April 14, 2012
The interesting thing that I keep seeing in personal injuries resulting from intersection related incidents, is that the person who is in the intersection at the time the personal injury event occurs, regardless of stop signs and who did or did not stop at the signs, controls the the intersection and therefore has the right of way.
In the personal injury case illustrated below, since the Plaintiff must have already been in the intersection, therefore was in control of the intersection, had the right of way. The truck driver did not look to his right before proceeding into the intersection and hit the biker causing him catastrophic injuries.
In other words, just because a person failed to stop at a stop sign, does not give green light for other drivers to plow them over…
A case involving an elderly bicycle rider who lost part of his leg after a truck struck him recently settled for $5 million.The case stems from an Aug. 14, 2009, accident between Paul Zanoni and a Mack truck.
On that date, Zanoni rode his bicycle home from church when a truck owned by Rossi Contractors Inc. of Northlake hit him near a Bellwood intersection, said [Plaintiff’s Lawyers].
Zanoni did not stop his bicycle at the crosswalk near the intersection of Madison Street and 25th Avenue in Bellwood, he said.The truck’s driver, John O’Shea, moved through the intersection but did not look to the right and struck Zanoni, he said. Zanoni became trapped under his bike and the truck dragged him about 40 feet before stopping.
March 26, 2012
I have heard many tales about how life would be if only lawyers would not be around. You know, the joke that goes something like this: “What do you call a dozen lawyers dead at the bottom of the sea?” and the answer is something like: “a good start.” We have all heard the lawyer jokes and I always get a good chuckle out of them. But in reality, the world would be a dismal place was it not for us lawyers who are the last line of defense between those who place money and profit ahead of all else including the safety of the people around them. Lawyers are making sure your rights are preserved and those who do harm are held accountable for their action.
It is all about personal responsibility.
March 20, 2012
What came to my mind was a question about safety of the nail gun used. As lawnmower have what is commonly referred to as a “dead-man’s switch” which cuts of the engine to the mower if the operator lets go of the handle, I am surprised that a nail gun could still fire without anyone holding it. Here, the accident occurred when the worker let go of the nail gun and it fell on his head! I like to hear about what causes of action, aside from the obvious worker’s compensation claim resulting from the workplace injuries, an attorney looking at the facts and the details could come up with. Off the top of my head, I see a potential product liability case here.
Autullo was standing on a ladder, reaching over his head to drive nails into the top of a wall, when he lost his grip on his nail gun. The recoil swung the gun back and pressed it against his skull. From the outside, it appeared to be a minor scrape, but just below the skin was the head of a nail.
March 19, 2012
In this era of mass incarceration — when our nation’s prison population has quintupled in a few decades partly as a result of the war on drugs and the “get tough” movement — these rights are, for the overwhelming majority of people hauled into courtrooms across America, theoretical. More than 90 percent of criminal cases are never tried before a jury. Most people charged with crimes forfeit their constitutional rights and plead guilty.
“The truth is that government officials have deliberately engineered the system to assure that the jury trial system established by the Constitution is seldom used,” said Timothy Lynch, director of the criminal justice project at the libertarian Cato Institute. In other words: the system is rigged.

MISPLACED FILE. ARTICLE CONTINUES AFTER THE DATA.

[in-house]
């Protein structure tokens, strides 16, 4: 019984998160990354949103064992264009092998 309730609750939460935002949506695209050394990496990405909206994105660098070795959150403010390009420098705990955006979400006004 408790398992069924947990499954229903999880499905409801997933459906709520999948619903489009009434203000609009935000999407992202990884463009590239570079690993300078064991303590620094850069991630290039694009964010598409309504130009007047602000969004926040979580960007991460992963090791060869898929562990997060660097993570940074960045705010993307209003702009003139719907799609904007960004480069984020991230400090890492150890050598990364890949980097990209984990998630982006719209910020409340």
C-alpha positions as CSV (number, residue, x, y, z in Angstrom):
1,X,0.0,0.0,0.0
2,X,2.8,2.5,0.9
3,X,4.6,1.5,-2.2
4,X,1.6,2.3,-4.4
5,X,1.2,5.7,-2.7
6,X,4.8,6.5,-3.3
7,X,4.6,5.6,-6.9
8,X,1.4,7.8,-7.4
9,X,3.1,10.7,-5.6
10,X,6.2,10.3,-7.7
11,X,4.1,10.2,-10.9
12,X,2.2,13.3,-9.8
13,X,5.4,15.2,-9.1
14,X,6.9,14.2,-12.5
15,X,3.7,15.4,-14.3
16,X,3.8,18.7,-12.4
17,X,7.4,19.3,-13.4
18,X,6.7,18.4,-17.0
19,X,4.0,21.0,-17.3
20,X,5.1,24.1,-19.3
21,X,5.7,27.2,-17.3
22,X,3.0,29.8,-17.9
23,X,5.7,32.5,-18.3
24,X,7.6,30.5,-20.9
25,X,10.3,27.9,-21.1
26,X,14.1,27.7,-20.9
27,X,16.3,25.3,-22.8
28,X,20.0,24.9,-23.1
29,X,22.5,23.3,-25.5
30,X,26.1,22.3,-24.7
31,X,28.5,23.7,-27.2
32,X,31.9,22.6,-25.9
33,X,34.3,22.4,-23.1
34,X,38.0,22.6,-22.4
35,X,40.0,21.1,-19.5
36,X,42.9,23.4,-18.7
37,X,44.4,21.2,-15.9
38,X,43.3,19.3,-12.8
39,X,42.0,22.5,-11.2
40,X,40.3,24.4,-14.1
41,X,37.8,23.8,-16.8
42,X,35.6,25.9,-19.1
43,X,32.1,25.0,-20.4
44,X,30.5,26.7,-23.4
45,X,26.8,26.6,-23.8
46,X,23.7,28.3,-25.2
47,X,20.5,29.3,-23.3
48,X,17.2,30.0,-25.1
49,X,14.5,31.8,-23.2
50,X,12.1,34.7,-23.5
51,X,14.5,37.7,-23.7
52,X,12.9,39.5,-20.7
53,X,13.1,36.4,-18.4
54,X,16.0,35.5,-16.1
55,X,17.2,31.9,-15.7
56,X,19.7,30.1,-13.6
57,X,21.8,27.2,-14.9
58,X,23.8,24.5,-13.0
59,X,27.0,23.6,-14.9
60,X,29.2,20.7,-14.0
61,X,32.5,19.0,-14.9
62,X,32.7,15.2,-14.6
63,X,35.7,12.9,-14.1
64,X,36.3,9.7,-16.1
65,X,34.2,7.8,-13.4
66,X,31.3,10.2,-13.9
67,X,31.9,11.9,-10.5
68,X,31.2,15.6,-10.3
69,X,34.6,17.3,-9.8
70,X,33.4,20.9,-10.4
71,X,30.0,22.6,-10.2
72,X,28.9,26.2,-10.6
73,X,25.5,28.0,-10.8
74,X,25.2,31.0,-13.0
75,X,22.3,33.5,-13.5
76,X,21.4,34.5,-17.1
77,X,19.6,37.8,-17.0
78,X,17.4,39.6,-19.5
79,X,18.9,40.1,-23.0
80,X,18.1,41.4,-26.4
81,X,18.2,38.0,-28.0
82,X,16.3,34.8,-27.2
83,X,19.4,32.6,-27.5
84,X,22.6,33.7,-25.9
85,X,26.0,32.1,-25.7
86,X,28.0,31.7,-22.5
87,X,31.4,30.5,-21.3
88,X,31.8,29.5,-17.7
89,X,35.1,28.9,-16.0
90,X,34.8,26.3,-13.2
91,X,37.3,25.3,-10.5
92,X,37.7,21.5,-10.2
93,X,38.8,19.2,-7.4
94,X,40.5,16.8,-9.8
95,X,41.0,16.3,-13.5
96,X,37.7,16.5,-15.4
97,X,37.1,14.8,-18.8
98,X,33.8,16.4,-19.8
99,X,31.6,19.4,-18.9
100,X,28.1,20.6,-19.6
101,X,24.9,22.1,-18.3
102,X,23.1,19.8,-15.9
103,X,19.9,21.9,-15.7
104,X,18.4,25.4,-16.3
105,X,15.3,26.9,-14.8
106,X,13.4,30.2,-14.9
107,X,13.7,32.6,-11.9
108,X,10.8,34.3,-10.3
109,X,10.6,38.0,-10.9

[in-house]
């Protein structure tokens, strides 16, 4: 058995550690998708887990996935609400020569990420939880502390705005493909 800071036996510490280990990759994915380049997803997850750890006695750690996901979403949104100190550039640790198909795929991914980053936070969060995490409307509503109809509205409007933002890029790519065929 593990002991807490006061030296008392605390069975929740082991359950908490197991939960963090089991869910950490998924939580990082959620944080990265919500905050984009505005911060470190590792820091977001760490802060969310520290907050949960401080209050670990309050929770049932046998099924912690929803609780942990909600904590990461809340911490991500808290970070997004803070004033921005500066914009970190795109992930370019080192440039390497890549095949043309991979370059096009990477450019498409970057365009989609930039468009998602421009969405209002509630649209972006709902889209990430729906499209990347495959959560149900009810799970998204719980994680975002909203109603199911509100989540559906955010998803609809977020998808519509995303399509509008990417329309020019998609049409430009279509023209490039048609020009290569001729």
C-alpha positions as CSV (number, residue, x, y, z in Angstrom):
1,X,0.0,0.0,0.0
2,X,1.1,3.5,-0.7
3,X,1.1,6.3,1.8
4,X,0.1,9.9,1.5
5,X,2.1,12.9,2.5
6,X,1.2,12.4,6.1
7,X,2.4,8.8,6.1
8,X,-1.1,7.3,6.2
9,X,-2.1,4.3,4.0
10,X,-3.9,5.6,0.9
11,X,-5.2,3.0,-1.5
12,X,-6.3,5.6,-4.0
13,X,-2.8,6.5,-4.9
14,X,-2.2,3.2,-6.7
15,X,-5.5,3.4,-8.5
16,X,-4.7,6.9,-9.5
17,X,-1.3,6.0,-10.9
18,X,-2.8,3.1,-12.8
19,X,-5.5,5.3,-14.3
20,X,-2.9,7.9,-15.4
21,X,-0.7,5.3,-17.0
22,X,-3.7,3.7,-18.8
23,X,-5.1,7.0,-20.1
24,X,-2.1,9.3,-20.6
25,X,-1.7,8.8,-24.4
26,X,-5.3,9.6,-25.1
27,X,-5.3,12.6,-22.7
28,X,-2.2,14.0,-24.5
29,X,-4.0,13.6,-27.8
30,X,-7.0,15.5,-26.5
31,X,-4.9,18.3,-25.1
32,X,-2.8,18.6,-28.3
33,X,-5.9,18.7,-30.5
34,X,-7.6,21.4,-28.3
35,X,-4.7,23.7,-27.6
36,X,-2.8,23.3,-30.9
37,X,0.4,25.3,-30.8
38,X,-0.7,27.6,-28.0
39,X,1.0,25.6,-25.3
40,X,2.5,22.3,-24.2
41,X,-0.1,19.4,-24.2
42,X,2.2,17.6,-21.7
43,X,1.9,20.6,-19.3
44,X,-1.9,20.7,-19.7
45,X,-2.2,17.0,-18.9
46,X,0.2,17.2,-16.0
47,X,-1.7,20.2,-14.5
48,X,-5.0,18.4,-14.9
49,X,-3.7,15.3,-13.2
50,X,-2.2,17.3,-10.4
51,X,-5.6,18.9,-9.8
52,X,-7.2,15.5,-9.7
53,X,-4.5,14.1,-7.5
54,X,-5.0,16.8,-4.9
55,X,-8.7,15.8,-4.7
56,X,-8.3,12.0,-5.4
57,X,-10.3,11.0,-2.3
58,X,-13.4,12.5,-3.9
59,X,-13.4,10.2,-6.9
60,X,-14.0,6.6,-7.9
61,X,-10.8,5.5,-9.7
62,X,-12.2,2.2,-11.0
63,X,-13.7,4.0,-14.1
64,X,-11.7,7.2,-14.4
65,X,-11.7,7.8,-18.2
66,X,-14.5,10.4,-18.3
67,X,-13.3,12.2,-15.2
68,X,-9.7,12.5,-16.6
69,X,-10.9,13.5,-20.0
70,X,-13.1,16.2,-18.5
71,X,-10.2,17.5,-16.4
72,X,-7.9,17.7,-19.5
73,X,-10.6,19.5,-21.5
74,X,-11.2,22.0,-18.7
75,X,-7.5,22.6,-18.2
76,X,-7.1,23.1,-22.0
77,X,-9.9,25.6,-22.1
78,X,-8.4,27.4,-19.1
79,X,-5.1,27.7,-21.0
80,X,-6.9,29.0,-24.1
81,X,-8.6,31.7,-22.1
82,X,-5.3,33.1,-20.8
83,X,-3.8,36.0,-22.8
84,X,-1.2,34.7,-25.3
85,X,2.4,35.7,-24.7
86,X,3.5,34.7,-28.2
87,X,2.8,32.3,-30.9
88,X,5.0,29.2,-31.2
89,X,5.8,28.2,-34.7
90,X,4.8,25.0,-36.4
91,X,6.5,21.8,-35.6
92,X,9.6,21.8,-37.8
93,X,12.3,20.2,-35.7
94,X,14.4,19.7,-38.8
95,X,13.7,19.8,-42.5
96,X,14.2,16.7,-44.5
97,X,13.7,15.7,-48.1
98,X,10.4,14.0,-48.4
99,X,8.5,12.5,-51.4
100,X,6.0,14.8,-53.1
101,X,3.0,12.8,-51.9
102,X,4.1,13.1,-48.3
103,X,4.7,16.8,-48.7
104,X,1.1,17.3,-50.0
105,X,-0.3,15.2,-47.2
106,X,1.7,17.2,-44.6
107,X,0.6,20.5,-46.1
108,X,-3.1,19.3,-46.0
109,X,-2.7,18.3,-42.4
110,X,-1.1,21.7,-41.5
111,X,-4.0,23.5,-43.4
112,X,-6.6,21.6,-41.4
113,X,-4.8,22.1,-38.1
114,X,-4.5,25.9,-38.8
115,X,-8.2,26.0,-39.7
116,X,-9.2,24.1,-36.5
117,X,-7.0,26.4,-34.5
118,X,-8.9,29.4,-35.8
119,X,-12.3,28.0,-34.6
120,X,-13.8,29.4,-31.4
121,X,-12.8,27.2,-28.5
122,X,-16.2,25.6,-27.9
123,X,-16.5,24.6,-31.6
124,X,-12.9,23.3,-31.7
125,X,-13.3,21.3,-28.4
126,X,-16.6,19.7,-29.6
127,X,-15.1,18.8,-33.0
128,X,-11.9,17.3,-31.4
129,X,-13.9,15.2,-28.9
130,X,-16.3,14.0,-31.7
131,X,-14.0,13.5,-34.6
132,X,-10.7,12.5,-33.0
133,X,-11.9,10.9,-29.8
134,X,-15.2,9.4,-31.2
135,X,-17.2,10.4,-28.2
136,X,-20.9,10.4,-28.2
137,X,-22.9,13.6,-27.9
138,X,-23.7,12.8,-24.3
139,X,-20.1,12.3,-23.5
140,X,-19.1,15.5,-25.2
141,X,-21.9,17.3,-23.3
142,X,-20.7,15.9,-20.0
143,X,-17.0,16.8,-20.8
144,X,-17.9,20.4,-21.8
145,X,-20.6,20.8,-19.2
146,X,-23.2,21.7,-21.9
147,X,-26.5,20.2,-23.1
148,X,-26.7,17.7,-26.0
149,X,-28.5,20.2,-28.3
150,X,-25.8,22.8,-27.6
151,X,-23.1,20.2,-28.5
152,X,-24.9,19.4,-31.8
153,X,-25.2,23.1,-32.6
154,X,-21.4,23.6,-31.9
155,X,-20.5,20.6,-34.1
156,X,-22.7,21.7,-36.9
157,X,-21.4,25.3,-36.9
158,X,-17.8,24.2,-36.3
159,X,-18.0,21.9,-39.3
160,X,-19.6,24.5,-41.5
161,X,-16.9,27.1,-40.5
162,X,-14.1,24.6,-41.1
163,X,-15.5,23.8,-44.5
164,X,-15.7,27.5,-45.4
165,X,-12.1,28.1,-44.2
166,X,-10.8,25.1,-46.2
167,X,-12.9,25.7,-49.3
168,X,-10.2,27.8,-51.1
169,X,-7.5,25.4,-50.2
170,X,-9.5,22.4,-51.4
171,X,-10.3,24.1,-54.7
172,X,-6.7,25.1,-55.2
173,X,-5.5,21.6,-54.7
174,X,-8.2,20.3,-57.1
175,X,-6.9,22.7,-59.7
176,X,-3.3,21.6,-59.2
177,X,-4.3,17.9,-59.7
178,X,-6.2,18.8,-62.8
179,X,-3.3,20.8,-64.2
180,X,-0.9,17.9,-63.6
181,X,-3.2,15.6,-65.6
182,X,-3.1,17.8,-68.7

In the race to incarcerate, politicians champion stiff sentences for nearly all crimes, including harsh mandatory minimum sentences and three-strikes laws; the result is a dramatic power shift, from judges to prosecutors.
February 22, 2012
The first mistake was that the child was “intubated through the esophagus that leads to the stomach, instead of through the trachea that leads to her lungs,” Murphy said.
The second mistake involved ignoring a “standing medical order” issued by the Fire Department. According to Murphy, it states that, if a patient’s condition worsens, paramedics are to look into the patient’s mouth to “visually observe where the breathing tube was placed.”If the paramedics had done that, Murphy said, “They would have seen the tube was in the esophagus and not in her trachea and they would have removed it and properly placed it.”
The third mistake involved the “fender-bender” that delayed Starks’ transport to the hospital.Instead of proceeding to Trinity Hospital after determining that the driver of the other vehicle was not injured, the paramedics chose to follow, what Murphy called a “ridiculous general order” that states that, if you’re in an accident involving property damage, you remain on the scene.
February 16, 2012
Approximately 800,000 dog bite attacks occur each year in the United States that require medical treatment. Children account for many of these dog bite victims. Each year, thousands of children are either killed or seriously injured by dog bites injuries. Dog bites can cause serious and disfiguring injuries that may have life changing and life long effects on a person. The effects are catastrophic all the way around: the victim will have to live with the effects of his injuries and the dog, more often than not, will have to be put down.
The story below is just an all too familiar story about an all too trusting individual who simply fails to assess the real dangers of getting too close to an animal with which she is unfamiliar.
A veteran Denver television anchor was injured Wednesday after she was bitten in the face by a dog while doing a live broadcast about a dog rescued by a firefighter. Kyle Dyer was interviewing Michael Robinson — the owner of an 85-pound Argentine mastiff that fell into a lake on Tuesday while chasing a coyote in the city’s Lakewood area — and firefighter Tyler Sugaski, who put on a wetsuit and rescued the dog, when the attack occurred. According to KUSA-TV, firefighters, paramedics and animal control officials were called to the station after the attack.